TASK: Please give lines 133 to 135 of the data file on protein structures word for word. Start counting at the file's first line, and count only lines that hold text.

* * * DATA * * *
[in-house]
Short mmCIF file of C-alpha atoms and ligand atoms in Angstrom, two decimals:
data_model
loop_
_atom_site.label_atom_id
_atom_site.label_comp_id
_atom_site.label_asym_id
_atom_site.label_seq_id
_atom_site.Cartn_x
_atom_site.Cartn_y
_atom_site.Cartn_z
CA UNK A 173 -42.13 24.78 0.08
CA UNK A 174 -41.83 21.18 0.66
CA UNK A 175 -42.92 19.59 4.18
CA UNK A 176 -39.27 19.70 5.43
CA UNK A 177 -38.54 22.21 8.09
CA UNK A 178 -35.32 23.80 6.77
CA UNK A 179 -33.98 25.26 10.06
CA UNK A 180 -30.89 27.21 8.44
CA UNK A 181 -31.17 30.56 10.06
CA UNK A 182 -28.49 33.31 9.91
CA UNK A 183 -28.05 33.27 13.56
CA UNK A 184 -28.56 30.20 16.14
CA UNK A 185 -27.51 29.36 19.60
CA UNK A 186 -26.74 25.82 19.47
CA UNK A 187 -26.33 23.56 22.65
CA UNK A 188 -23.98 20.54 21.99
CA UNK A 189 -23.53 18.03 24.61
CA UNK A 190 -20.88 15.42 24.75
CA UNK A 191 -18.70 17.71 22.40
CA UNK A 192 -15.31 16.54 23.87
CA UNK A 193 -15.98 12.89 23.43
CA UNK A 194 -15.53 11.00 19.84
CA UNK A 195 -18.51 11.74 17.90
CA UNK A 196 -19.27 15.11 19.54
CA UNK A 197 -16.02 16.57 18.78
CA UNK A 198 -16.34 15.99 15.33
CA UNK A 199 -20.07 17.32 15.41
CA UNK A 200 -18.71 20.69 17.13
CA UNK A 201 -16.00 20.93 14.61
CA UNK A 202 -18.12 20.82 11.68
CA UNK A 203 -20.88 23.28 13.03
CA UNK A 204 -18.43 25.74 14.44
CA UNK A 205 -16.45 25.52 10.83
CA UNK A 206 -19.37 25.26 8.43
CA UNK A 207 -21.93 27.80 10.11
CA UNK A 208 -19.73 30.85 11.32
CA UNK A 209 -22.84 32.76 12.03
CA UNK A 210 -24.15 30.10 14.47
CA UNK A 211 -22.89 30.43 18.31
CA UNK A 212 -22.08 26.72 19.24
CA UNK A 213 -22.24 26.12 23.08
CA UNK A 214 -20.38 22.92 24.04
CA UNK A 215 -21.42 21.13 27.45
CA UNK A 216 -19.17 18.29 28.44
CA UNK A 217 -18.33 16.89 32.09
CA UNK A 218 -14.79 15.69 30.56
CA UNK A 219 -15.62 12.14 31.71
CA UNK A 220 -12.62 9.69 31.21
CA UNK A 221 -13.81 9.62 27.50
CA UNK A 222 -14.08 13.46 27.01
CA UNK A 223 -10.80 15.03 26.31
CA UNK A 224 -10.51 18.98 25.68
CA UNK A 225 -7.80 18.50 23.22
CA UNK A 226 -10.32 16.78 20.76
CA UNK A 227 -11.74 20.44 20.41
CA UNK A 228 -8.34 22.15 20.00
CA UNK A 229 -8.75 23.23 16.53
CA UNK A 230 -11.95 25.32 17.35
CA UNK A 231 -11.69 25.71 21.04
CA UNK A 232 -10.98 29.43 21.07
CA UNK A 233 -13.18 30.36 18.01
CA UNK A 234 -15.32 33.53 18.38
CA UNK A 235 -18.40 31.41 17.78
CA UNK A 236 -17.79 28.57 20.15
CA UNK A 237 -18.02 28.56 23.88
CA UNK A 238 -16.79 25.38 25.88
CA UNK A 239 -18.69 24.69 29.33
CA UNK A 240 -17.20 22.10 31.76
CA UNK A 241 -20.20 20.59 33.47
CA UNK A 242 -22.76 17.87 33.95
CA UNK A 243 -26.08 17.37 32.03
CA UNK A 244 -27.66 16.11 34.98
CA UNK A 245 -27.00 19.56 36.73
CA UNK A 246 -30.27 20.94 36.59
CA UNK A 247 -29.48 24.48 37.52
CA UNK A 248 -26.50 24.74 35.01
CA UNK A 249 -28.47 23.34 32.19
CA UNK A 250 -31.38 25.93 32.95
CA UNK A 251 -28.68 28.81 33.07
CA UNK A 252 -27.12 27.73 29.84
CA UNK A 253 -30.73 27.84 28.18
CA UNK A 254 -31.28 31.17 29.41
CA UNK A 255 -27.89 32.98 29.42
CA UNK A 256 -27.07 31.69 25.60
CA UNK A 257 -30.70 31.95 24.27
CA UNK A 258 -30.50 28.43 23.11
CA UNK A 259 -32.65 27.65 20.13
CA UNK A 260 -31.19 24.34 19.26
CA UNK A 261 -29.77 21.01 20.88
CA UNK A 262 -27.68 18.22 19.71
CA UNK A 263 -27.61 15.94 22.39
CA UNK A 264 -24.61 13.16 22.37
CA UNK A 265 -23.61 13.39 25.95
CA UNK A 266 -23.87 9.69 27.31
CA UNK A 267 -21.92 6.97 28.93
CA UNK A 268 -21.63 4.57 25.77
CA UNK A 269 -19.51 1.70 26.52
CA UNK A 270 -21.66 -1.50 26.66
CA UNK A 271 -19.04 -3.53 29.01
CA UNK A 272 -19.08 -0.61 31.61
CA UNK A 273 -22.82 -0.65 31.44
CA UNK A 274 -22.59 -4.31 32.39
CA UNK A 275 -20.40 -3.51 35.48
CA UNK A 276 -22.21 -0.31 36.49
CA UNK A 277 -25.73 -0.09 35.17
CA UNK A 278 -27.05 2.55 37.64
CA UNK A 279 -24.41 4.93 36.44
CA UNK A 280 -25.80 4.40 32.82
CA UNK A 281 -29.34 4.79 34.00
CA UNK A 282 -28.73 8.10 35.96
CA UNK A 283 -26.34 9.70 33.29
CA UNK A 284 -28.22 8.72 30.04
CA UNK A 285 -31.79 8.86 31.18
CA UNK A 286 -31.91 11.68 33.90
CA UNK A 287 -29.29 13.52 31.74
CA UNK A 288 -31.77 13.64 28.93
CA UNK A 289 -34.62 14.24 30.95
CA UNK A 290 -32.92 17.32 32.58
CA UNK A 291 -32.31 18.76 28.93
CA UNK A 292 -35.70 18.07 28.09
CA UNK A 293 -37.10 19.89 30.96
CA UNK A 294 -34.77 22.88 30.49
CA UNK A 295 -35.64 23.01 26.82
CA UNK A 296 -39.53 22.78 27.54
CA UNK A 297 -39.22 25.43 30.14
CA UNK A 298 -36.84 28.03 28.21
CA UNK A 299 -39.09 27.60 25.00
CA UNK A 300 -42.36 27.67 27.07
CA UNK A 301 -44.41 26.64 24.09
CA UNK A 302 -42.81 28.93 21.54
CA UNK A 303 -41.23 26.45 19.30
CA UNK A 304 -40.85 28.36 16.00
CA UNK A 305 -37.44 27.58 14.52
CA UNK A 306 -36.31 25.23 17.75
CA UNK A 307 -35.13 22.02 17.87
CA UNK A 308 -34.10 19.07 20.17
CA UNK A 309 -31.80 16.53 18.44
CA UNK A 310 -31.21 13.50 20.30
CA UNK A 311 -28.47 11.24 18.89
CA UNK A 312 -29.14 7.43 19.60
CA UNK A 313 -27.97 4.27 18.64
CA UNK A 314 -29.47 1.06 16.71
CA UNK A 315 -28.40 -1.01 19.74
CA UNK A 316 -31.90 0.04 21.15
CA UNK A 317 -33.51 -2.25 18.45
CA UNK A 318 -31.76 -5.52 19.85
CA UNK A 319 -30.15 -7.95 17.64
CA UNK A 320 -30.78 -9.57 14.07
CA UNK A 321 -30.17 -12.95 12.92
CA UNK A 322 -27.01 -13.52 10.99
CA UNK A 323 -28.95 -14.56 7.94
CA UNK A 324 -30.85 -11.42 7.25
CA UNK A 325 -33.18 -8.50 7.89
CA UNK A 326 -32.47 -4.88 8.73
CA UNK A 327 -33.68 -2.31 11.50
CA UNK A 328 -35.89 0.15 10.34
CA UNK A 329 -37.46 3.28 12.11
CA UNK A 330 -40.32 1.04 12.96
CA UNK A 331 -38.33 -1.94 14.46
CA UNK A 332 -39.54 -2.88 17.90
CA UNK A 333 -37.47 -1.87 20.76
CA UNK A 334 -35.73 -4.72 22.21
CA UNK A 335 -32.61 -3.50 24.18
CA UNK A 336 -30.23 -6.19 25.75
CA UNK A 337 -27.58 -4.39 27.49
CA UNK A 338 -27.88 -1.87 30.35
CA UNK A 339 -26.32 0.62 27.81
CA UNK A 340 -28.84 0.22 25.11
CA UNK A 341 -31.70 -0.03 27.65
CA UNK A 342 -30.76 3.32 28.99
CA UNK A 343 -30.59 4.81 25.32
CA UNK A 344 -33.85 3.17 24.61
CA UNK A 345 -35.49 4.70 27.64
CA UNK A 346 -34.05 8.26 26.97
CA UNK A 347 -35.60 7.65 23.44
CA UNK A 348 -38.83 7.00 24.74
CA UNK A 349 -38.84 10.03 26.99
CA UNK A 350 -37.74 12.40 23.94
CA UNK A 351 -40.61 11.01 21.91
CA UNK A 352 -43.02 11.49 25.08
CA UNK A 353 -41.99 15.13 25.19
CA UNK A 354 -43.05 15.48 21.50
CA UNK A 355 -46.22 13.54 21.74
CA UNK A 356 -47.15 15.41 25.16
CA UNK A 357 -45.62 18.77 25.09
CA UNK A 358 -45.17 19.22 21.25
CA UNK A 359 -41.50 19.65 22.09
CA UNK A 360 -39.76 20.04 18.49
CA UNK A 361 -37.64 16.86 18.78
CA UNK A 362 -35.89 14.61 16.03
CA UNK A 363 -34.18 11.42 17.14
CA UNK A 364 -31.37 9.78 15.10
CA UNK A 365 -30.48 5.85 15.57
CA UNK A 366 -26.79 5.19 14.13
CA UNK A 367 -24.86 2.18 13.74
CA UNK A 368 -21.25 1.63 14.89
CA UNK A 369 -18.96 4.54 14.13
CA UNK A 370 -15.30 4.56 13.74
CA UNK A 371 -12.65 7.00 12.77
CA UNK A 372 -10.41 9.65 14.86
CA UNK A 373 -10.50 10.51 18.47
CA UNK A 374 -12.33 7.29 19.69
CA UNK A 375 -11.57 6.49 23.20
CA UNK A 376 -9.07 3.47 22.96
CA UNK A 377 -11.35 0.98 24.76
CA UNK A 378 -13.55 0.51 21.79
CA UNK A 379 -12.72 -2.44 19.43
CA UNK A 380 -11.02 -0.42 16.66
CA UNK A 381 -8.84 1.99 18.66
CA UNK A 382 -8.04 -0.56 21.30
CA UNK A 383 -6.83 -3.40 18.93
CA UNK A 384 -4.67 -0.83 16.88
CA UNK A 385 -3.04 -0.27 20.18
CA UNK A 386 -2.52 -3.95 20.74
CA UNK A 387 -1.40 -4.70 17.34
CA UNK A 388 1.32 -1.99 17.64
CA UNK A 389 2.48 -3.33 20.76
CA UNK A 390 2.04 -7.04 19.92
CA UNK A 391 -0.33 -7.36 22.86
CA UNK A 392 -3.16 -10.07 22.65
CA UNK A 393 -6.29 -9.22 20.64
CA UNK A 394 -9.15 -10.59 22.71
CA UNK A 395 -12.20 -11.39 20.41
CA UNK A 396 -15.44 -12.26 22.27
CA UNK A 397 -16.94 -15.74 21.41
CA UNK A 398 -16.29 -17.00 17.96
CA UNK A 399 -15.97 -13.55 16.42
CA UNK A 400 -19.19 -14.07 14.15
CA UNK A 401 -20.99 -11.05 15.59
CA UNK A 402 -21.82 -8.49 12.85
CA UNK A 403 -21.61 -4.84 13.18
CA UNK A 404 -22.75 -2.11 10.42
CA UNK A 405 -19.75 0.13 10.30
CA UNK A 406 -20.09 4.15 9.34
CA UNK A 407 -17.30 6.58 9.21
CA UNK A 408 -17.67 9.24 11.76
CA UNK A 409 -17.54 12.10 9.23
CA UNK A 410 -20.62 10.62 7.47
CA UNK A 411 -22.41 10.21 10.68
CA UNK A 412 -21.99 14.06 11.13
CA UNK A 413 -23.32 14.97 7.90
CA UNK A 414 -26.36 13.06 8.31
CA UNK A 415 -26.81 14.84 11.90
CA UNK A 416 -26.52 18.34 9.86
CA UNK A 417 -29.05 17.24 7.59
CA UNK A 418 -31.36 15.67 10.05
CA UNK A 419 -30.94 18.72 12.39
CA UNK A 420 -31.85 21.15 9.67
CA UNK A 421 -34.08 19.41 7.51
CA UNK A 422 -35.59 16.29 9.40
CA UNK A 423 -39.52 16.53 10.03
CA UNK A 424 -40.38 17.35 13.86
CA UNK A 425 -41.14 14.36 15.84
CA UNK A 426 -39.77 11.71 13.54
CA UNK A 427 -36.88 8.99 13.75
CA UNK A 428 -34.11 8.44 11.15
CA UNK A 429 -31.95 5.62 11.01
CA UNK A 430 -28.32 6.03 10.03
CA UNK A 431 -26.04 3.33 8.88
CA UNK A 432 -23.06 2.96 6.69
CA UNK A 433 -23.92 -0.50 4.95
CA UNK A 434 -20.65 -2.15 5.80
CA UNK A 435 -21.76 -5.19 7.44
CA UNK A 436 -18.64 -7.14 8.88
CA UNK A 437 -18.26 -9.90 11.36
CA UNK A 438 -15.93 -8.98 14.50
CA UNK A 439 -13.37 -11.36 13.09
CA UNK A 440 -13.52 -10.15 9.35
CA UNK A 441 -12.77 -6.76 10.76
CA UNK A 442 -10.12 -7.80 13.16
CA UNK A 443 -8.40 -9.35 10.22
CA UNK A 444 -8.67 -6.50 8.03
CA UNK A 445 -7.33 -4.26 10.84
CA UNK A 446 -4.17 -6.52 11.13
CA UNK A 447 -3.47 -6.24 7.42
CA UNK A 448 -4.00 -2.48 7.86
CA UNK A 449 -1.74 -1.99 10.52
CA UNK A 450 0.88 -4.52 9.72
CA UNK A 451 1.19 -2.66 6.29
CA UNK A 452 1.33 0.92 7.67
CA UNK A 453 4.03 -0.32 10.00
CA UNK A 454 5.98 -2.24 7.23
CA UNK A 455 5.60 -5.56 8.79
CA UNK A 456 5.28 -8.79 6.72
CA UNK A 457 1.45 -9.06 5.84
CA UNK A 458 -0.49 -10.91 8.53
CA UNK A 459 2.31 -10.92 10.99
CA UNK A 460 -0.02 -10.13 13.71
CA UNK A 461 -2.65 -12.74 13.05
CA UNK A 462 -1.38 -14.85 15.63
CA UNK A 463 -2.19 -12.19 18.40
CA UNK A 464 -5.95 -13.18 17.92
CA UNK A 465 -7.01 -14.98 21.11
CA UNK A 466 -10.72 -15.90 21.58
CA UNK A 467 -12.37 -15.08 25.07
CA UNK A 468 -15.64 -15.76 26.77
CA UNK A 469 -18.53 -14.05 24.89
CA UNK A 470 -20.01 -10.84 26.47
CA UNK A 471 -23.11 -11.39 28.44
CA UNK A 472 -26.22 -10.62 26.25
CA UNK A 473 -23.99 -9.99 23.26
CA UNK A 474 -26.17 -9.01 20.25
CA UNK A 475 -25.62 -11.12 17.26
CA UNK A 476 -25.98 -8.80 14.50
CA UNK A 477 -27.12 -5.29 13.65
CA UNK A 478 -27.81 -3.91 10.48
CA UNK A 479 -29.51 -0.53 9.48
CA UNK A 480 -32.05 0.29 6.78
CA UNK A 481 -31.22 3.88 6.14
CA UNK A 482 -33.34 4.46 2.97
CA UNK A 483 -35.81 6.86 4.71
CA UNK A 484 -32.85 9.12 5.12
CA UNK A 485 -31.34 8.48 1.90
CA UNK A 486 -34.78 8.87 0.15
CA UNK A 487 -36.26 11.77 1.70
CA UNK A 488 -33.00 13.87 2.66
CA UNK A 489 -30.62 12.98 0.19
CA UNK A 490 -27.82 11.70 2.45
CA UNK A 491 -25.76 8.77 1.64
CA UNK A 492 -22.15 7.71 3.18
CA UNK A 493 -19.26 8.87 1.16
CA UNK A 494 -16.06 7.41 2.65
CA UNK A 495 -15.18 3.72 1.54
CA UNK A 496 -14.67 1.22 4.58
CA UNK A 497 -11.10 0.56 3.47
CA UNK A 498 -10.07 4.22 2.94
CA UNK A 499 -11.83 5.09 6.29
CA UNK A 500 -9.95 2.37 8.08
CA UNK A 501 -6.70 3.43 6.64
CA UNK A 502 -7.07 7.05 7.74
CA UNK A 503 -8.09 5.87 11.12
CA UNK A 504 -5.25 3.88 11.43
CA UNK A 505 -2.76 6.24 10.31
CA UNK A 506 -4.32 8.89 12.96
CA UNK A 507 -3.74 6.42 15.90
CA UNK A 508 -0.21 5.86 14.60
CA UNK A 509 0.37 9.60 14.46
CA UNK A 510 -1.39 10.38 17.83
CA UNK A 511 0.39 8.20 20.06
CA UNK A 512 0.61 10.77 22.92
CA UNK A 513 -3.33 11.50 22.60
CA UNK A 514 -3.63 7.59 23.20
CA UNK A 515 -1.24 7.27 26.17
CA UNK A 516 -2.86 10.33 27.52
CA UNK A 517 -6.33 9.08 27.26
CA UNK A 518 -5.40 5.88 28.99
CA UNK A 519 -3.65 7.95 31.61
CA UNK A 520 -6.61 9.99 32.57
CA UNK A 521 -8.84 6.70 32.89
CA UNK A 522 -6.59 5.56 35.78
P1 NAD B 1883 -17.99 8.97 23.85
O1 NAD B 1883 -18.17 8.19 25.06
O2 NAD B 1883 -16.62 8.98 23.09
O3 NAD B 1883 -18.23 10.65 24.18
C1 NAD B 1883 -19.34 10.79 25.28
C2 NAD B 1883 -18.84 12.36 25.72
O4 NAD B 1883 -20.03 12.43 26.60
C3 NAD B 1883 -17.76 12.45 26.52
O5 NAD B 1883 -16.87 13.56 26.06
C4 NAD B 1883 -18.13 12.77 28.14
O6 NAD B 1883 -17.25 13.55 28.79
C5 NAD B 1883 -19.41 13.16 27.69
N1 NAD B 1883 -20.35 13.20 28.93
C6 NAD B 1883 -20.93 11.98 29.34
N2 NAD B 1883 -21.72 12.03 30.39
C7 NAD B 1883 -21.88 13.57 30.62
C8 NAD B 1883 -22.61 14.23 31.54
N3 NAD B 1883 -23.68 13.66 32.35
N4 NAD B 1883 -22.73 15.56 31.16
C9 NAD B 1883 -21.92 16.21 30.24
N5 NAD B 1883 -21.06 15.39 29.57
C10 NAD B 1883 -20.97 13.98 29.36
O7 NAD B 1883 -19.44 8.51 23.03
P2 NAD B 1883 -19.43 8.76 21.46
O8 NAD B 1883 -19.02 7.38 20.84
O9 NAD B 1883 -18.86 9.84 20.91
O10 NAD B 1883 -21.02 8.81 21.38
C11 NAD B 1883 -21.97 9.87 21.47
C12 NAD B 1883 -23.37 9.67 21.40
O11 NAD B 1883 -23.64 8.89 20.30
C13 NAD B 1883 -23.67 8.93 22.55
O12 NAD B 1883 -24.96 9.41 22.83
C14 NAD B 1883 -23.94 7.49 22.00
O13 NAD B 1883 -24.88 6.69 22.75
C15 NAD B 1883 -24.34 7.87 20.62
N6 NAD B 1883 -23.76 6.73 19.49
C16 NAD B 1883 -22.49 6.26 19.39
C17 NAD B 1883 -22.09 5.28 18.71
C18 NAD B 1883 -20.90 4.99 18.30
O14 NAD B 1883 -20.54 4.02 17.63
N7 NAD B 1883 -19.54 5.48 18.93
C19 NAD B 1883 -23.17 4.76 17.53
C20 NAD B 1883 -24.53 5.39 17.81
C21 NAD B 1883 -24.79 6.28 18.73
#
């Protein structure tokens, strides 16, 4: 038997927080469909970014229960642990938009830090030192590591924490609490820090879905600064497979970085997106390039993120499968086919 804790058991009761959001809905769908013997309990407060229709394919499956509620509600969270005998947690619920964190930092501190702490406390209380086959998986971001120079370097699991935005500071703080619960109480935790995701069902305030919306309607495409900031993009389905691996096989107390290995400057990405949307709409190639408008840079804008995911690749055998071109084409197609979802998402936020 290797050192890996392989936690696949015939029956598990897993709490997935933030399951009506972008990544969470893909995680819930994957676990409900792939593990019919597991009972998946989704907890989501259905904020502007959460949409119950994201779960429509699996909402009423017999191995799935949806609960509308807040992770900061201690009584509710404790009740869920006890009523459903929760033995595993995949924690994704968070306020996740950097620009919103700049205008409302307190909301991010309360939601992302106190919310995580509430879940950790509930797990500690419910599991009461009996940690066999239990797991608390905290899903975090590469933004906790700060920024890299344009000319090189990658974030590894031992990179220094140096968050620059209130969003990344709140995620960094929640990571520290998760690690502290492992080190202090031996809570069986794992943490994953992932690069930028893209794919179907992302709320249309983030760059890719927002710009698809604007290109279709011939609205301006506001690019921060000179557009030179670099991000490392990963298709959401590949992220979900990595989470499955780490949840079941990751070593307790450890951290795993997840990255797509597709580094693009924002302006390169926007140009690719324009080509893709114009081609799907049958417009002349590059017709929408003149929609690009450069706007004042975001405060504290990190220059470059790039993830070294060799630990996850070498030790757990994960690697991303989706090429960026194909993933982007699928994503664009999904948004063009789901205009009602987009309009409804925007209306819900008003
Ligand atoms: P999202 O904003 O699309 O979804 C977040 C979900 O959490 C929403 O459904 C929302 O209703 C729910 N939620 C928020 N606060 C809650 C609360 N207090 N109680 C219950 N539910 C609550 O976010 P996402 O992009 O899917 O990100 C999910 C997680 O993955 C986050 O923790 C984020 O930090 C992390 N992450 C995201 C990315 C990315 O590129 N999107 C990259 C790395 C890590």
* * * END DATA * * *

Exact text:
CA UNK A 294 -34.77 22.88 30.49
CA UNK A 295 -35.64 23.01 26.82
CA UNK A 296 -39.53 22.78 27.54